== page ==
Pussy Riot Is Coming to Dallas in April, and They’re Bringing a Movement With Them

Neil Krug
Feminist protest band Pussy Riot is playing in Dallas in April. Prepare for revolution.

Just yesterday I got a call from a dear friend of mine who had just walked out of her Planned Parenthood appointment in exasperation. She didn't have the cash to cover a routine wellness check with the tips she makes as a server, and the clinic lost federal funding support under President Donald Trump's "Protect Life Rule," so she had no choice but to skip her annual appointment.

"Fuck Trump," she says. "This is bullshit."

On Wednesday, Pussy Riot begin their second U.S. tour, starting in Santa Ana, California. And it couldn't come at a better time.

This will be the band's first march through the Southern states, with stops scheduled in North Carolina, Georgia and Texas in April. Their Dallas show will take place April 11 at Trees in Deep Ellum.

Pussy Riot is more than a band. It's a worldwide movement that takes up the fight for human rights wherever it goes.

"I'm just a human being who is free to choose who she is every day of her life," says singer Nadya Tolokonnikova. "Where I am? It doesn't matter to me because I actually live a nomadic life, and I am constantly moving somewhere."

And it is with that spirit of worldly citizenship that Pussy Riot brings their message to America, asking everyone to join the riot.

"I want to encourage people to be more politically active than they are," Tolokonnikova says. "I'm really inspired by examples like AOC [Alexandria Ocasio-Cortez], who has decided to change her life and dedicate her life to politics.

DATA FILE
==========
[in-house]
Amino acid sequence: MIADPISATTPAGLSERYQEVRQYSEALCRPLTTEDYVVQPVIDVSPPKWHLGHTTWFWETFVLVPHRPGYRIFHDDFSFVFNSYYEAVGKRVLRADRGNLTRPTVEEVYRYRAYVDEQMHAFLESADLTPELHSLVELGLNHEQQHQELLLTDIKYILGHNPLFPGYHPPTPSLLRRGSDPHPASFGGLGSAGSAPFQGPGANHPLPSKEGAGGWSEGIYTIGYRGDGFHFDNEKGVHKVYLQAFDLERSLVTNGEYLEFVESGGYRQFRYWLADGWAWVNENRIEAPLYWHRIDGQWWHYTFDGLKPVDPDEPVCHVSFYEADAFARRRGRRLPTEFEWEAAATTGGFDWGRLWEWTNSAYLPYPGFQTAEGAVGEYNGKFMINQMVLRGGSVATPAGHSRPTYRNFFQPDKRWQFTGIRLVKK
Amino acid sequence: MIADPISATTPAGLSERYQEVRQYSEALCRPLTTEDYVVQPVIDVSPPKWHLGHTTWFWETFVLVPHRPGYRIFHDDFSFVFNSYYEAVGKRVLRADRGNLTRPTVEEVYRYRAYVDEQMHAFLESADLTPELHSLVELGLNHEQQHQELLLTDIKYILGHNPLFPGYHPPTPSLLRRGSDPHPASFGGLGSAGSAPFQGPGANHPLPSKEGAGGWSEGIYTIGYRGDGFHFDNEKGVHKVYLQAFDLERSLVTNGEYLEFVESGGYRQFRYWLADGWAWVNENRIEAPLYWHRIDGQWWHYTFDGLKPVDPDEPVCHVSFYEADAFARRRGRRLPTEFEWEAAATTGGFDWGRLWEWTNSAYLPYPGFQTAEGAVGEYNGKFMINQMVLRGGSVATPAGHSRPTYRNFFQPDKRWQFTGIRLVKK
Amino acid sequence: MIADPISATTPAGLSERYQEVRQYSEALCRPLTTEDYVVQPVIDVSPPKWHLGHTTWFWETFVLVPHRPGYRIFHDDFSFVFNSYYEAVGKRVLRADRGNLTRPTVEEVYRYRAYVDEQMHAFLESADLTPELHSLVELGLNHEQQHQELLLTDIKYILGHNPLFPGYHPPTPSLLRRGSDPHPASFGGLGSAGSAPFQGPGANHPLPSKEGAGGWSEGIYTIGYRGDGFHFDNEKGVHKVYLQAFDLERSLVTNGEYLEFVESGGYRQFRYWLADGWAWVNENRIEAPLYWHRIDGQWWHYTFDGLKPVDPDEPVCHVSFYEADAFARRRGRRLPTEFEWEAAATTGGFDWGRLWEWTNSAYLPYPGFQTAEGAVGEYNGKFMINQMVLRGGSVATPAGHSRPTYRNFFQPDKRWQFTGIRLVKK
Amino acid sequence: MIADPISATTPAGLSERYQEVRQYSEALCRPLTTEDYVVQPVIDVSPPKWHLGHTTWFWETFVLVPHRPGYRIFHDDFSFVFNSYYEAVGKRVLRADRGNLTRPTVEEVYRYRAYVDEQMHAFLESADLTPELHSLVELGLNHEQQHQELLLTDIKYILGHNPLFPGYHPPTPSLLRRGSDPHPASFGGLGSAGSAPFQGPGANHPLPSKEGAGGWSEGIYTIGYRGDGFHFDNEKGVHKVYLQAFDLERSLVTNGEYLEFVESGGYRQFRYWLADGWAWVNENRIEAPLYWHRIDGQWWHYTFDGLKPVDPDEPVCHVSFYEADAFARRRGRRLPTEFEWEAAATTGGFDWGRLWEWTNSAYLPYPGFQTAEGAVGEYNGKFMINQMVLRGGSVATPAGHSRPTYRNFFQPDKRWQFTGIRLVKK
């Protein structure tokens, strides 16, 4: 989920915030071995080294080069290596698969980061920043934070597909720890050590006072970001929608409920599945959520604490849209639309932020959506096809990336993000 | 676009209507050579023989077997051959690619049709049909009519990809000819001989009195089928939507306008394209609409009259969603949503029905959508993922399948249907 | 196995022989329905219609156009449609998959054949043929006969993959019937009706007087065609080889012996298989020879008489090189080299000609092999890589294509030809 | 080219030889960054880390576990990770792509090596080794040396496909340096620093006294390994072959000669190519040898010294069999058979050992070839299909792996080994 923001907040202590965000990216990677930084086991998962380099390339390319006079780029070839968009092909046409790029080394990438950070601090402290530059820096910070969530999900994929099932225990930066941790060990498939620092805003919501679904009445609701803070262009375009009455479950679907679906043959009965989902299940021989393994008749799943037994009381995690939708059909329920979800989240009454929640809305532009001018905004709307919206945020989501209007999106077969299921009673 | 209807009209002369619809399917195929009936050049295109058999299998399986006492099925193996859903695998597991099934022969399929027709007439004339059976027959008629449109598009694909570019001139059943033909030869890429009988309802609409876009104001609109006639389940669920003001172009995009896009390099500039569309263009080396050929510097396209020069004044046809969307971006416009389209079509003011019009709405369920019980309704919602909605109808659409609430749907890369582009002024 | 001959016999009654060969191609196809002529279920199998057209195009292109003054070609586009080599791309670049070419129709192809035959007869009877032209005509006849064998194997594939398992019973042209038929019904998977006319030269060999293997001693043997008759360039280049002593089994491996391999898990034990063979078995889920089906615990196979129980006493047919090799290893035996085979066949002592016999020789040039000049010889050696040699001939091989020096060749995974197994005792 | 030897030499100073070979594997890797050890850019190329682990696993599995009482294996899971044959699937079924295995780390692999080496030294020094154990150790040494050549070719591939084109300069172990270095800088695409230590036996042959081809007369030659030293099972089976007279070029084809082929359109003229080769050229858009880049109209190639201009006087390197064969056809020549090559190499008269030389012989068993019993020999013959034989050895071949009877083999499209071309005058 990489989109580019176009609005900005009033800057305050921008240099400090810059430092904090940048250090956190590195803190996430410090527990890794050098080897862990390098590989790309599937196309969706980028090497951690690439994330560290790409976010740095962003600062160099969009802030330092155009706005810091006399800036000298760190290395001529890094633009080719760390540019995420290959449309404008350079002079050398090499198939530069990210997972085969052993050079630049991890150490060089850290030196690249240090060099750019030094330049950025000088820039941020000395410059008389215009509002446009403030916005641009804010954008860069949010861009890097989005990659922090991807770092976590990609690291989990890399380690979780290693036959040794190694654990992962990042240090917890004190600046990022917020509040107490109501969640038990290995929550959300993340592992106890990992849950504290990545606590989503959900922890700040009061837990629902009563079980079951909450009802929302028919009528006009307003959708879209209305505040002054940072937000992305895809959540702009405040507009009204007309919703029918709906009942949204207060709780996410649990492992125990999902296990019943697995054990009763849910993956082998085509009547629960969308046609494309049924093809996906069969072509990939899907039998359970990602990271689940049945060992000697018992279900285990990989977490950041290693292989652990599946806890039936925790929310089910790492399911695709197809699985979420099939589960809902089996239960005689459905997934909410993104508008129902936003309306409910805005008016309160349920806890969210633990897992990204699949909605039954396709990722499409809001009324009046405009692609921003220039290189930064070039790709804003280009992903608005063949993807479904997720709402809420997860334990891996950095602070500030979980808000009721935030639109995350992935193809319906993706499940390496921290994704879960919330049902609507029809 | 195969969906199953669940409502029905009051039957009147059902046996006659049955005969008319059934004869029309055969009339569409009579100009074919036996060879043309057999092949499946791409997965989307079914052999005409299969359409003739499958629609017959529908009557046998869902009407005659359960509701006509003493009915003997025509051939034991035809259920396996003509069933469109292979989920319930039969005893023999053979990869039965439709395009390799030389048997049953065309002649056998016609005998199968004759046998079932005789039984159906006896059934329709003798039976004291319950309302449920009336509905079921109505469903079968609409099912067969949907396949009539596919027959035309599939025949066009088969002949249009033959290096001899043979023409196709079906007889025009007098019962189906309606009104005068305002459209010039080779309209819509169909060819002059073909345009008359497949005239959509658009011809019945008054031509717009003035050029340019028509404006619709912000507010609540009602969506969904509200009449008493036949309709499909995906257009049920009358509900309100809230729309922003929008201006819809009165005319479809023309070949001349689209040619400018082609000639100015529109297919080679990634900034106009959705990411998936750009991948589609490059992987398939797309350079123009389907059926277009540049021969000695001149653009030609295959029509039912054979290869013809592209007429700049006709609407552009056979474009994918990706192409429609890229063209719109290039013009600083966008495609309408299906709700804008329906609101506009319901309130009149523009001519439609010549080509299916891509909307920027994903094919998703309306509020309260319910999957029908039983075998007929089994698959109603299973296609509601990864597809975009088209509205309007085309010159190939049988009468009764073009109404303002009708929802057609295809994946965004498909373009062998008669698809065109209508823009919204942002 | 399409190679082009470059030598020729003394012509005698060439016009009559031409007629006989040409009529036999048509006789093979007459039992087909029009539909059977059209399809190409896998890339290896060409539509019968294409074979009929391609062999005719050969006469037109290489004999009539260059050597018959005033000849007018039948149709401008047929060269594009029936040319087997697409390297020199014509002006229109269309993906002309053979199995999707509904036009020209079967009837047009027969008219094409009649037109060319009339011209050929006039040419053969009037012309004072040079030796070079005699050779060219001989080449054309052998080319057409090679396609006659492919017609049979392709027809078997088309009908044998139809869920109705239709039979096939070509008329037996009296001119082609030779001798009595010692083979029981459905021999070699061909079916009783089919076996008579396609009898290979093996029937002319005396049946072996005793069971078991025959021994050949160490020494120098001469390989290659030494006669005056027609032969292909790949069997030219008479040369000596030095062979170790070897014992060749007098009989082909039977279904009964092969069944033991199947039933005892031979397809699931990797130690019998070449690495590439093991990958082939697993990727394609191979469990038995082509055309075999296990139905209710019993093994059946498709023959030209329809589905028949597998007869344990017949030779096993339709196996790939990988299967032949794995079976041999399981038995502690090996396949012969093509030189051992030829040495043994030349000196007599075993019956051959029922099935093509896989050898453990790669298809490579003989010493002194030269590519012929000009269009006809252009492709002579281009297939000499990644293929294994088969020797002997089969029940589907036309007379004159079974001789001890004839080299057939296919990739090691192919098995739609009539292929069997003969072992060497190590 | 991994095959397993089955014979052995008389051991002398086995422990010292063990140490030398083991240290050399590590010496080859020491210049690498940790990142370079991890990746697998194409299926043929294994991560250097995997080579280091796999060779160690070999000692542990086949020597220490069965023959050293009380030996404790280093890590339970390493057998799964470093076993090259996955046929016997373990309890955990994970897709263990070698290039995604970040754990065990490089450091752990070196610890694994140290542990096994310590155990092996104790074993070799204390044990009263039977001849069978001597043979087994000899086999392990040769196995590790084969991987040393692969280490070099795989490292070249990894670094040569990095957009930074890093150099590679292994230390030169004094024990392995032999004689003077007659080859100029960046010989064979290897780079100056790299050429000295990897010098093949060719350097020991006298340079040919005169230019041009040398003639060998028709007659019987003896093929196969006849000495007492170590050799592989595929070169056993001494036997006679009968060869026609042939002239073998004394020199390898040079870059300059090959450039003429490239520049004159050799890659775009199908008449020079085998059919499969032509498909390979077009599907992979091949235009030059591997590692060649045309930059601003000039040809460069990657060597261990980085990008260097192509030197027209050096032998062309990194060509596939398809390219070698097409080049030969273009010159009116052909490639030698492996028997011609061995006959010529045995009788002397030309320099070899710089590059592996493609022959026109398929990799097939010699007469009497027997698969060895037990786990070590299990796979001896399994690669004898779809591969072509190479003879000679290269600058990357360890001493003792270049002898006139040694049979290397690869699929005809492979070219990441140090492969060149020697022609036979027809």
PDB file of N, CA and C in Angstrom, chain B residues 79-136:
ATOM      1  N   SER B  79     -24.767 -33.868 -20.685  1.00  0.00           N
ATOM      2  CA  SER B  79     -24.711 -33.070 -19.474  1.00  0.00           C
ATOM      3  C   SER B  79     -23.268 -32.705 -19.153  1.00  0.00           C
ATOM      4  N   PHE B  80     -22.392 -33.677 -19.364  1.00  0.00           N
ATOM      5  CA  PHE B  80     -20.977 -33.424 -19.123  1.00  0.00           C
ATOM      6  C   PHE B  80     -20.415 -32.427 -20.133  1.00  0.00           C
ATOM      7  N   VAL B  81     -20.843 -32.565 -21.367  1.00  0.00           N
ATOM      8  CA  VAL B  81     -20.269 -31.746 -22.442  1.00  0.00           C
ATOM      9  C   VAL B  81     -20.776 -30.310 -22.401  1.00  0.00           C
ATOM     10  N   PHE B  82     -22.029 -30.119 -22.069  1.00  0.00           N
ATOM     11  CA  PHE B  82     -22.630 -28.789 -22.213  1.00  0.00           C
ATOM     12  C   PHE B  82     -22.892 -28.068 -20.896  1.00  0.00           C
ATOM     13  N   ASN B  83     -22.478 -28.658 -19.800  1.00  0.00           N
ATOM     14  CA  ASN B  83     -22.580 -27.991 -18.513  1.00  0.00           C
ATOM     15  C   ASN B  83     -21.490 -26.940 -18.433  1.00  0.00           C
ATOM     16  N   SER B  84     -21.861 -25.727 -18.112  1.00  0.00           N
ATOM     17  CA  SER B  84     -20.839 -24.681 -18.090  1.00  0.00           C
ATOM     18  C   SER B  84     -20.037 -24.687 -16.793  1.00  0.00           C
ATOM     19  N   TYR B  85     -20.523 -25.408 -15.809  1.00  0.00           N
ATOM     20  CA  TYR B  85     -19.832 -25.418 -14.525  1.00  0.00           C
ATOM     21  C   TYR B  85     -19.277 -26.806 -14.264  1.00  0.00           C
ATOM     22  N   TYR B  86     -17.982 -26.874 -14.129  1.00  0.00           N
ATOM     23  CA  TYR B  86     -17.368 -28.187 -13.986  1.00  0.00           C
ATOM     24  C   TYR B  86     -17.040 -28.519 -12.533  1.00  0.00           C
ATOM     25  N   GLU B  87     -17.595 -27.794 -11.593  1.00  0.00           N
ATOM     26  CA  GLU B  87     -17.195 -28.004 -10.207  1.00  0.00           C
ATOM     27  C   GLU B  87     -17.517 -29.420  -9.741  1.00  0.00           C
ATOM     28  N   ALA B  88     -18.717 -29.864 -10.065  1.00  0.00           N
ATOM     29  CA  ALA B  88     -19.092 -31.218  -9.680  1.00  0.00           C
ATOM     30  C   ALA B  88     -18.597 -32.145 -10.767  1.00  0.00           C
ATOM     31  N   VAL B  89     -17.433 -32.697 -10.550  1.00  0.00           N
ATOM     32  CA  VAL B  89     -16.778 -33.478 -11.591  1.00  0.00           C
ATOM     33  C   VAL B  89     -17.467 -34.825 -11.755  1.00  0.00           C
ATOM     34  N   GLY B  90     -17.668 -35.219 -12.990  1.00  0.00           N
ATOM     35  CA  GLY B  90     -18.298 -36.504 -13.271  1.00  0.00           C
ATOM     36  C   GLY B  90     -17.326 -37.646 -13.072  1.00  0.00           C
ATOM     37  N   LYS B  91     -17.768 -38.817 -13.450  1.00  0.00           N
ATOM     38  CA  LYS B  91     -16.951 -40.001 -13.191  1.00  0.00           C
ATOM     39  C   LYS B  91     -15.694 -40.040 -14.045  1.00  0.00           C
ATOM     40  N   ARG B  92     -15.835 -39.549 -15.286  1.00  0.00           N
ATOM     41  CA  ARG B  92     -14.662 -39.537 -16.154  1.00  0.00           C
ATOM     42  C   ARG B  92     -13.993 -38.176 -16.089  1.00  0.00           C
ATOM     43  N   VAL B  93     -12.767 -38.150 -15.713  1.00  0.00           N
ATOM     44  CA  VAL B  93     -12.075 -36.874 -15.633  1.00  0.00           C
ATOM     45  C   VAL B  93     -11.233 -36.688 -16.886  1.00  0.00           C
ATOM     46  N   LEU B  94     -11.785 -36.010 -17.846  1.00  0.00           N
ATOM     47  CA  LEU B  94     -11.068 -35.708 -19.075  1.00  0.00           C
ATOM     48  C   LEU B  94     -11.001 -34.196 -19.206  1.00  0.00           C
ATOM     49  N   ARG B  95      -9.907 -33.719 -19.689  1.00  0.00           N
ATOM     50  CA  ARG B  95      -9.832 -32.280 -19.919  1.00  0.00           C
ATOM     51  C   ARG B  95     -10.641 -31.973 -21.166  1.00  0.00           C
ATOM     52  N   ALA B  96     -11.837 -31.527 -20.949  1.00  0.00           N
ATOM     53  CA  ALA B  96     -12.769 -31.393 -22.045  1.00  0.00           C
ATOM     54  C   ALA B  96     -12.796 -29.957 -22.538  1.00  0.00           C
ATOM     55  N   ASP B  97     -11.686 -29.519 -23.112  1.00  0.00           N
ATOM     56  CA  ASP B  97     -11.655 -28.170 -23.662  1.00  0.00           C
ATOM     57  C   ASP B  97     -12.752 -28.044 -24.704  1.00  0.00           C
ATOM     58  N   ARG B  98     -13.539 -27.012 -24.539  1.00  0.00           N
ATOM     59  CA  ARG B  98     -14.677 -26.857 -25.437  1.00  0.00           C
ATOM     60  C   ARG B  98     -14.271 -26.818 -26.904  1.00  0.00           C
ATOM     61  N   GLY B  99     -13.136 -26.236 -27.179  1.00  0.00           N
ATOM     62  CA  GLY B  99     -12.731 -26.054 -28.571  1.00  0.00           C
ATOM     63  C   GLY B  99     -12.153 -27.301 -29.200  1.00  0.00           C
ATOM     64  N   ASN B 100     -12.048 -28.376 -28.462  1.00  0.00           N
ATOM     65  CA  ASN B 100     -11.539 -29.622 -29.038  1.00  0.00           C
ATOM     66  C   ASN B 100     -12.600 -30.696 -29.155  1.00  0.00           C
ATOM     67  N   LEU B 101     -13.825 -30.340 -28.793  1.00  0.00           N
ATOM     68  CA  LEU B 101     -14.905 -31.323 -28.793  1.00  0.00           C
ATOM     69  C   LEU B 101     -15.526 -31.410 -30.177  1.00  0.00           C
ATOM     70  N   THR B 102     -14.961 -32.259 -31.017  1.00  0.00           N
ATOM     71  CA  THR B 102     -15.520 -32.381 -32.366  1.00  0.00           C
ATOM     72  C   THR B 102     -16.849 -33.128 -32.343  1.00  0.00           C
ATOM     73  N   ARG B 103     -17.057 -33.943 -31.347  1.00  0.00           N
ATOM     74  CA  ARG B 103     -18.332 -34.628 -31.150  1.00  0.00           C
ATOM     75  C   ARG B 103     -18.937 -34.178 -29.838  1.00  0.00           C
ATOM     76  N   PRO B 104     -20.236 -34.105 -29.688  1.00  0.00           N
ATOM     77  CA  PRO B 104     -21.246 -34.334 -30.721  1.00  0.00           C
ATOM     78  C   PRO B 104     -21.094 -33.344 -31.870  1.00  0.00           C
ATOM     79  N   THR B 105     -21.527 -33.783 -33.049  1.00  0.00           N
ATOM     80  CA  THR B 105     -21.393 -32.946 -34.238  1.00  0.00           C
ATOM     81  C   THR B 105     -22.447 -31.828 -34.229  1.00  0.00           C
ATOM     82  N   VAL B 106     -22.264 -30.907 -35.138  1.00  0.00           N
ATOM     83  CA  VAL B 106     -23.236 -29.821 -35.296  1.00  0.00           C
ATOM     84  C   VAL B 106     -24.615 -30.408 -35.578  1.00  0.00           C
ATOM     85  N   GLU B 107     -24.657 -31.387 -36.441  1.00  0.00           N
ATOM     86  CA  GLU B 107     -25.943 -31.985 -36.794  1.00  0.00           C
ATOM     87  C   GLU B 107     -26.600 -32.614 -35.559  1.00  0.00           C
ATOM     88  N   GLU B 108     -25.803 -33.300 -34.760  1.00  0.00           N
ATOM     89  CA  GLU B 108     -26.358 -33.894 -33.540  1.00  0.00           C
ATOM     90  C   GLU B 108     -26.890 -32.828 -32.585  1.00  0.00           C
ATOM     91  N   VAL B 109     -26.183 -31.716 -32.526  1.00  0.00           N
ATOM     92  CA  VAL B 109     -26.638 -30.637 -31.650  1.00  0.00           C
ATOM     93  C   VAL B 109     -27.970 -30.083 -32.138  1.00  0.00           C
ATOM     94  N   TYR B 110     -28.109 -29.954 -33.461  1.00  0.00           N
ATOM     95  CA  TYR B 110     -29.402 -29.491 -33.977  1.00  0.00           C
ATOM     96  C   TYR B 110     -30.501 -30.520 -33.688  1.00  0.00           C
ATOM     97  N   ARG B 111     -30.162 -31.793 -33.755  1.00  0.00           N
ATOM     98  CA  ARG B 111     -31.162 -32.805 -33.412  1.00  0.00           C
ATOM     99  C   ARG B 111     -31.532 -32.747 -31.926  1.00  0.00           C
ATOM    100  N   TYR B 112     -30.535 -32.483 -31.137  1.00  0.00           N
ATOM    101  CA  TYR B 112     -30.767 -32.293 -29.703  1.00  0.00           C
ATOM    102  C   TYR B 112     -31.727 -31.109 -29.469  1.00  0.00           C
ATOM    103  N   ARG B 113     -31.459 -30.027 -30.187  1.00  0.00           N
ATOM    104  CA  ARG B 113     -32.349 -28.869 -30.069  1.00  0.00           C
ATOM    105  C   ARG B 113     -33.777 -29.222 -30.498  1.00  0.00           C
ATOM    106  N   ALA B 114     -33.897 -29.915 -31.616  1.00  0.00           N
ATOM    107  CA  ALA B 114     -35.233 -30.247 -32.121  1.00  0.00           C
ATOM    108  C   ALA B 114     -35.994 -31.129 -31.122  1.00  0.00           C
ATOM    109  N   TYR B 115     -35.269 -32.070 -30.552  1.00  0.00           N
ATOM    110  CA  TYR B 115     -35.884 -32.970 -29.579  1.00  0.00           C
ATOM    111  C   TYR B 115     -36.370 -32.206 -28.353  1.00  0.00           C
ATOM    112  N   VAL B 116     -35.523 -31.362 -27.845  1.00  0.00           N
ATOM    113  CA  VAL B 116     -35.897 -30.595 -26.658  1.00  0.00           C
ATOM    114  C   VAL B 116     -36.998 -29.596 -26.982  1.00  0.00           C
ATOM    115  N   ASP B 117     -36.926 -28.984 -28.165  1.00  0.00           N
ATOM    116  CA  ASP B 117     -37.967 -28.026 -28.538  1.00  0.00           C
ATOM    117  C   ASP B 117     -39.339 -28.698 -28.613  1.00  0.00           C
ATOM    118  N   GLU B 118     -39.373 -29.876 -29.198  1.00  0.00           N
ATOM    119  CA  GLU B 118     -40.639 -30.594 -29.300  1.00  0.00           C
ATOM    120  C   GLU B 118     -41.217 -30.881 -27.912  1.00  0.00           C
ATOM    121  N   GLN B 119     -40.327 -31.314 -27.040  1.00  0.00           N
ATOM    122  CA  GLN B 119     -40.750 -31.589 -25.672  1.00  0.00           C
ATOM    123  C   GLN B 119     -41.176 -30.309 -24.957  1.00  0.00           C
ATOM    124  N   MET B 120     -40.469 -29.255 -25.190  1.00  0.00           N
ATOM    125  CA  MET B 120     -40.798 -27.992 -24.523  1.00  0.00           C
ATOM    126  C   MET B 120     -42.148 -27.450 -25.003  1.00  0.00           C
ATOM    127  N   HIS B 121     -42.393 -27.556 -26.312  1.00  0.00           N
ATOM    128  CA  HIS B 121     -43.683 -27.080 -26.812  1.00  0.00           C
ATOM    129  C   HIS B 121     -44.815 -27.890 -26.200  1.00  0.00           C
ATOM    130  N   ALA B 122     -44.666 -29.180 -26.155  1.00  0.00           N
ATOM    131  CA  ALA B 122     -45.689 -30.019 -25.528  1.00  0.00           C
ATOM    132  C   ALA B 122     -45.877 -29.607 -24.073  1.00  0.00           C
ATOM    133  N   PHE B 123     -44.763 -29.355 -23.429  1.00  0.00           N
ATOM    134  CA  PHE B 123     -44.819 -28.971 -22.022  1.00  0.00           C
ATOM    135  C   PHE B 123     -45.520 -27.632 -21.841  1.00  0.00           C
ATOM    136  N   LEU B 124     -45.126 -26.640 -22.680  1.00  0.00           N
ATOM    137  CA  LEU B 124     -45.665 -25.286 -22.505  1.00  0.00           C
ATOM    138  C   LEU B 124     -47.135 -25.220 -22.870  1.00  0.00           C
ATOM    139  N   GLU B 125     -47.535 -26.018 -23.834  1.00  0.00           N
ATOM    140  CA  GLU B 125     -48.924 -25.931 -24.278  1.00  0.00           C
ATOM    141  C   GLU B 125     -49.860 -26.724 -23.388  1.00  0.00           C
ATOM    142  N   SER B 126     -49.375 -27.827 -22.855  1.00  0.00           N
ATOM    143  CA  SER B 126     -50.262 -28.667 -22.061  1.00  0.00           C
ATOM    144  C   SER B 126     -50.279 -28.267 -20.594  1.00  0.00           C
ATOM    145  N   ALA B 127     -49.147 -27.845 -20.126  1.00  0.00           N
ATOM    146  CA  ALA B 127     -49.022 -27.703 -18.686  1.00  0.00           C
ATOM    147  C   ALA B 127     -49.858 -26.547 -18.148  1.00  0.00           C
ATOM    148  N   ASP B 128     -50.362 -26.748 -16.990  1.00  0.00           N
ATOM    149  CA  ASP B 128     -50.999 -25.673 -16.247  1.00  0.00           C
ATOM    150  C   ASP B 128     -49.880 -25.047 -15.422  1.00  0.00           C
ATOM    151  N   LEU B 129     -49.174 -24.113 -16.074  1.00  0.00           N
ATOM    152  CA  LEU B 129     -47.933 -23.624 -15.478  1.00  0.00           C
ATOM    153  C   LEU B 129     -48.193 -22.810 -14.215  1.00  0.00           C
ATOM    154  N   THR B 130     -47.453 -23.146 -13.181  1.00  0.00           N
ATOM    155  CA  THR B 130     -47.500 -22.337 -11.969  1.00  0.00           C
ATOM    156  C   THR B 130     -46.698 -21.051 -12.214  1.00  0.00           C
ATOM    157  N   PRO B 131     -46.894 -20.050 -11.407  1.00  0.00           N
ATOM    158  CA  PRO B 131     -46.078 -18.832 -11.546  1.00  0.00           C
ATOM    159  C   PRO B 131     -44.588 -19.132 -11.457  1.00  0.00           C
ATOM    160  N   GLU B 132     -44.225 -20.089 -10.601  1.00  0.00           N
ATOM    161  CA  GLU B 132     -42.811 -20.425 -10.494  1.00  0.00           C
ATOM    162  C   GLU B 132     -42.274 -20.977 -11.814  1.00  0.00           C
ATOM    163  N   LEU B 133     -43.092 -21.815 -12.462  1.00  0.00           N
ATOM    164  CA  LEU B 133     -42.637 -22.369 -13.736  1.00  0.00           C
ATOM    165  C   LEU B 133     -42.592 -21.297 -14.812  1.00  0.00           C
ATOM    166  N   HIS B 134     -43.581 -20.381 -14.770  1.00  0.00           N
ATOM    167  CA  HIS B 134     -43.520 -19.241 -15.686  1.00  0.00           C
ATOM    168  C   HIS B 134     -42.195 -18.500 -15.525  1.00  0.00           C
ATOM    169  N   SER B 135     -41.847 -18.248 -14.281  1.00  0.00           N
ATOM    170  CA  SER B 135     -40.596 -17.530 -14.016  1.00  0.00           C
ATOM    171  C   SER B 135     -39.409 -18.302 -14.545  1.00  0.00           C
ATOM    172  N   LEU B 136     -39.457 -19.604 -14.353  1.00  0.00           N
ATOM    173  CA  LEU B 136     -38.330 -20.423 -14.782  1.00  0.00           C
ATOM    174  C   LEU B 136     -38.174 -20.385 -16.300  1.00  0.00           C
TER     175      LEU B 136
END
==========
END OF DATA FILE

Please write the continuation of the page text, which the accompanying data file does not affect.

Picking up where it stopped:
"I got a chance to meet her in New York when I was working on music a long time ago when she was still a bartender at this bar in Union Square. … Once she became a politician, she reminded me of that."

Doubling down on their effort to attract more political activists, Pussy Riot has called for local dancers to take the stage with them to show solidarity with every city they travel through.

"It's something we've been doing for years," Tolokonnikova says. "When you get a chance to work with a local dancer, sometimes they can tell you much more about what's happening in the city, what's happening with politics, what's happening with art in the city if you don't have the chance to explore it."

"This time we decided to go the legal way, but it didn't work out for us either." — Nadya Tolokonnikova

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The band has been a victim to local politics at home. Pussy Riot made international headlines when Tolokonnikova, Yekaterina Samutsevich and Maria Alyokhina were arrested after a demonstration inside Moscow's Cathedral of Christ the Savior on Feb. 21, 2012. Tolokonnikova and Alyokhina served 21 months in prison for a charge of "hooliganism motivated by religious hatred."